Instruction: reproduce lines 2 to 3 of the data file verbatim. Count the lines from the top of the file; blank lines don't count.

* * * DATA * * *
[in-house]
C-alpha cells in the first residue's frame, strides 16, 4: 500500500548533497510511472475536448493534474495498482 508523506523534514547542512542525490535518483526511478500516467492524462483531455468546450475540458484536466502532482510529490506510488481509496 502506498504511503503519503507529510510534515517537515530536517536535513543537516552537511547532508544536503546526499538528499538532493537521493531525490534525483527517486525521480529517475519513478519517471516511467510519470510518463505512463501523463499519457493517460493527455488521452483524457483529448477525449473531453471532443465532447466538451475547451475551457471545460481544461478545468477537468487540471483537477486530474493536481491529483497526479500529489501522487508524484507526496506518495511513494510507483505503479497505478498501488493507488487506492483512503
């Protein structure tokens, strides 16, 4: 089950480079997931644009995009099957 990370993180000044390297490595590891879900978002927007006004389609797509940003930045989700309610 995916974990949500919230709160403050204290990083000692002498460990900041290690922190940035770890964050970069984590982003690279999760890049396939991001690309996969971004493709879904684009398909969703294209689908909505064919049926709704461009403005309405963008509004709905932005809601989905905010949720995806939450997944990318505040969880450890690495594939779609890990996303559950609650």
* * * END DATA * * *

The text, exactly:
C-alpha cells in the first residue's frame, strides 16, 4: 500500500548533497510511472475536448493534474495498482 508523506523534514547542512542525490535518483526511478500516467492524462483531455468546450475540458484536466502532482510529490506510488481509496 502506498504511503503519503507529510510534515517537515530536517536535513543537516552537511547532508544536503546526499538528499538532493537521493531525490534525483527517486525521480529517475519513478519517471516511467510519470510518463505512463501523463499519457493517460493527455488521452483524457483529448477525449473531453471532443465532447466538451475547451475551457471545460481544461478545468477537468487540471483537477486530474493536481491529483497526479500529489501522487508524484507526496506518495511513494510507483505503479497505478498501488493507488487506492483512503
């Protein structure tokens, strides 16, 4: 089950480079997931644009995009099957 990370993180000044390297490595590891879900978002927007006004389609797509940003930045989700309610 995916974990949500919230709160403050204290990083000692002498460990900041290690922190940035770890964050970069984590982003690279999760890049396939991001690309996969971004493709879904684009398909969703294209689908909505064919049926709704461009403005309405963008509004709905932005809601989905905010949720995806939450997944990318505040969880450890690495594939779609890990996303559950609650």